Saturday, 22 August 2009

RNLI Search Continues for Missing Boy Swept off Porthcawl Breakwater

Porthcawl RNLI Atlantic 85 inshore lifeboat ‘Rose of the Shires’ was launched at 18:35 on Friday evening (21 August) following reports that a young male had been washed off the town’s breakwater by waves.

With the incident close to the lifeboat station volunteer crew were on scene within minutes; after a local fisherman alerted the lifeboat crew to the boy in difficulty in the sea off Porthcawl breakwater. The volunteer crew immediately commenced a coordinated search of the breakwater, harbour and Porthcawl coastline.

RNLI Senior helmsman Carl Evans from Porthcawl entered the water at the scene in an effort to rescue the casualty prior to the launch of the lifeboat, but this unfortunately proved unsuccessful as the youth disappeared in the waves. Once launched with its four volunteer crew, helmsman Carl was brought aboard the lifeboat and continued the search.

Porthcawl RNLI volunteer lifeboat crew were joined in the search by the volunteer crew’s of an RNLI all-weather lifeboat from Mumbles and inshore lifeboat from Atlantic College. Swansea Coastguard, who coordinated the search and rescue efforts, called in all emergency services, including Rescue Helicopter 169 from RAF Chivenor, a Police Helicopter and a privately owned local boat. Local lifeguards, police, ambulance and fire service personnel also arrived on scene to provide assistance.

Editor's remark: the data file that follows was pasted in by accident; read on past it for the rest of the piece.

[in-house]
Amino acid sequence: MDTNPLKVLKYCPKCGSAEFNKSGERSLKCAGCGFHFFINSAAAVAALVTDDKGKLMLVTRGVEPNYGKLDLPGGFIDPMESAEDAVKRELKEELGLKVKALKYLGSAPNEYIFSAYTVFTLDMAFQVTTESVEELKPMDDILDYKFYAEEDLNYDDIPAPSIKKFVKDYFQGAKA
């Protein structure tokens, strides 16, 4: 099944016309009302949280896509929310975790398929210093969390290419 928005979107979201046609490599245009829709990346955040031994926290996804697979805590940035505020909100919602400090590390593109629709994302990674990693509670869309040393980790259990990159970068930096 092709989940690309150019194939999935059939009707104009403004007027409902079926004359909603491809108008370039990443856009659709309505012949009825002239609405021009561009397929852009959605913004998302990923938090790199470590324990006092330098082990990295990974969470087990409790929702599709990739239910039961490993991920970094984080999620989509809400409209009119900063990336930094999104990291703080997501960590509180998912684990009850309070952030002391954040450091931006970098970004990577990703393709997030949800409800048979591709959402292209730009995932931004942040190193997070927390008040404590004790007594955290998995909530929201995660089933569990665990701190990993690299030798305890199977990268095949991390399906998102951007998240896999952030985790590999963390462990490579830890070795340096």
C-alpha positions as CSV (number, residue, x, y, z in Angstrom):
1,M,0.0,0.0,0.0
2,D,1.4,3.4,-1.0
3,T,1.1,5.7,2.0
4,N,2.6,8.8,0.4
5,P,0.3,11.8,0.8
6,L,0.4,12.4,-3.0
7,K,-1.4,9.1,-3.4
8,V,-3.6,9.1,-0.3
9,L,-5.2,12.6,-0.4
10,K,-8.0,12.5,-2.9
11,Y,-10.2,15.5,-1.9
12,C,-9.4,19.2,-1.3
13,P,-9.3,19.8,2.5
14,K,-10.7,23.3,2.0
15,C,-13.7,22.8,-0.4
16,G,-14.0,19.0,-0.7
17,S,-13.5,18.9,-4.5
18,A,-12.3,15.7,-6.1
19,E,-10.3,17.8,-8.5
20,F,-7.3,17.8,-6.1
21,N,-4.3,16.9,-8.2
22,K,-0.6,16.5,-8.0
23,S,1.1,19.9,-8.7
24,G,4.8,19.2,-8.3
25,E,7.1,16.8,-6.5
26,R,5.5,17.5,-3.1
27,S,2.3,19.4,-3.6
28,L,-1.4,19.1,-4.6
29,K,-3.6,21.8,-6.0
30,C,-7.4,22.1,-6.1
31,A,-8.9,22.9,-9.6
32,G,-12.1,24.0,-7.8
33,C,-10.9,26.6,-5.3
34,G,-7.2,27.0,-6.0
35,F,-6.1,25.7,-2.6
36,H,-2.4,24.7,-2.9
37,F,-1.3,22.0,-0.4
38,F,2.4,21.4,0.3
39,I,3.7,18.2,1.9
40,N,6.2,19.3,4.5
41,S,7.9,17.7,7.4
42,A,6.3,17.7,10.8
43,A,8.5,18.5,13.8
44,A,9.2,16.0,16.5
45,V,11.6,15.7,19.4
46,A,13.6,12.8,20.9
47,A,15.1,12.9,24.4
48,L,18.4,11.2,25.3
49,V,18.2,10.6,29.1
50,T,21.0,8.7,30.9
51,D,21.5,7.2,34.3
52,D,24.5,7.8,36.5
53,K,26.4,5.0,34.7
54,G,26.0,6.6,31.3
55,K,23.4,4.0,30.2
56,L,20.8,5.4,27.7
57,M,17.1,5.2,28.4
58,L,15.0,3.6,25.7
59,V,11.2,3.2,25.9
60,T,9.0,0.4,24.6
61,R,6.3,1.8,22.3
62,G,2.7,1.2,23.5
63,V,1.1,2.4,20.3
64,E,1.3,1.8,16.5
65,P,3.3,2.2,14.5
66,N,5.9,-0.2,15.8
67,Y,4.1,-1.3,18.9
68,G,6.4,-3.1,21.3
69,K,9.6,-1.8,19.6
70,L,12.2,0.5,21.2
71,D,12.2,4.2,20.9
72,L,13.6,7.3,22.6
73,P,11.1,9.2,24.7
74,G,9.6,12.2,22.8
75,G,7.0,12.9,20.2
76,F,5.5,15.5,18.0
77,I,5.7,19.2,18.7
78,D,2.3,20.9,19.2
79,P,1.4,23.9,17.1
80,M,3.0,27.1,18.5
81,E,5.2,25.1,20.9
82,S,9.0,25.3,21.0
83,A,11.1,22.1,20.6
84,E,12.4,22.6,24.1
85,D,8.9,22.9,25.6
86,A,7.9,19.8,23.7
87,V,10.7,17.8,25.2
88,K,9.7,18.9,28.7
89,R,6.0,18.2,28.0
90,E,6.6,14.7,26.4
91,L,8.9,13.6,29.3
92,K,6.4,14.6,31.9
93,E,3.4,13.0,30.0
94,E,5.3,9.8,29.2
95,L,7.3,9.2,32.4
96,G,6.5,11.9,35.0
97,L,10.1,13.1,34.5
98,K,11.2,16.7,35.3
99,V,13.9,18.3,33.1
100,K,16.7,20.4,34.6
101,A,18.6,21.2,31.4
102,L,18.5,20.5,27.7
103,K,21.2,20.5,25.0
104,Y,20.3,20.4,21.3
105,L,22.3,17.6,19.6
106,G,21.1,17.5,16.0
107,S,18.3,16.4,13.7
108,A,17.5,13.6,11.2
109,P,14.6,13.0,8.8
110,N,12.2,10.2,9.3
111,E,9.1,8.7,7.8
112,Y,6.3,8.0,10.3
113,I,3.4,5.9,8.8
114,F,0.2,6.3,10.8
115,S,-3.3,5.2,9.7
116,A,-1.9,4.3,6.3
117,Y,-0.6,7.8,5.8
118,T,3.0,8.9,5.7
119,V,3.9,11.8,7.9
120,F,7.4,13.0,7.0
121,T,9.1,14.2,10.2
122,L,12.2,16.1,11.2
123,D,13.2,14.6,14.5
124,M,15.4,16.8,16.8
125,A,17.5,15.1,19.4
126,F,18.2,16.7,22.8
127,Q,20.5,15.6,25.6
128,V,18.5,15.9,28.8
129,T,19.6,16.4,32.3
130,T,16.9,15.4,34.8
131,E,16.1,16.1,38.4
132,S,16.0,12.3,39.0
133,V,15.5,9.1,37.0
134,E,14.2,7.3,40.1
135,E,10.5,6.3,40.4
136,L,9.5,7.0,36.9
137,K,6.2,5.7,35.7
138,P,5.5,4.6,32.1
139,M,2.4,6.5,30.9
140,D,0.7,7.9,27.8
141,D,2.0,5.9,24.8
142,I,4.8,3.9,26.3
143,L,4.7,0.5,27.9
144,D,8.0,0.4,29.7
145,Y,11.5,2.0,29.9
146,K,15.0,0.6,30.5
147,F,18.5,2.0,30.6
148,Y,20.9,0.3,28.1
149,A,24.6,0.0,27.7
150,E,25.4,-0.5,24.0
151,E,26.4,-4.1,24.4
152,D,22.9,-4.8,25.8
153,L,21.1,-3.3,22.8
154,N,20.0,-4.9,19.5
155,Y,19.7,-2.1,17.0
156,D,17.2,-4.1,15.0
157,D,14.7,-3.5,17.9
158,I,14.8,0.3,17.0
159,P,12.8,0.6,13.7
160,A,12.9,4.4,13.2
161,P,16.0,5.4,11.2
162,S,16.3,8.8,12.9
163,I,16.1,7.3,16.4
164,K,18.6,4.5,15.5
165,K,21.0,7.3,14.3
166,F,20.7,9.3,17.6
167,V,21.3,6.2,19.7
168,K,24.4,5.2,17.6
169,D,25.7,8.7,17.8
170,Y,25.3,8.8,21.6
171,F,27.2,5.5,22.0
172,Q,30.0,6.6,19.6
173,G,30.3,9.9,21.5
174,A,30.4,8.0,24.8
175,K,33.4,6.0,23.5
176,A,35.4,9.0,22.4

Coastguard rescue teams and Porthcawl RNLI lifeboat crew searched the sea and coastline throughout the night. Sea conditions at the time the search began were reported to have been moderate to rough with a higher than average high tide on the evening of Friday 21 August.

At midday (Sat 22 Aug) the search by lifeboat crew and local lifeguards continues.

Commenting on the search and rescue efforts
Porthcawl RNLI volunteer Lifeboat Press Officer, Ian Stroud, says:

“Our thoughts are with the family and friends of the boy at this extremely difficult time. Our volunteer lifeboat crew have been searching all night and are working on a rota basis of four crew to man the lifeboat in two-hour shifts, this is to ensure they have time to rest and keep their energy levels up. It is, sadly, more than likely that our search has now moved into its recovery phase.”


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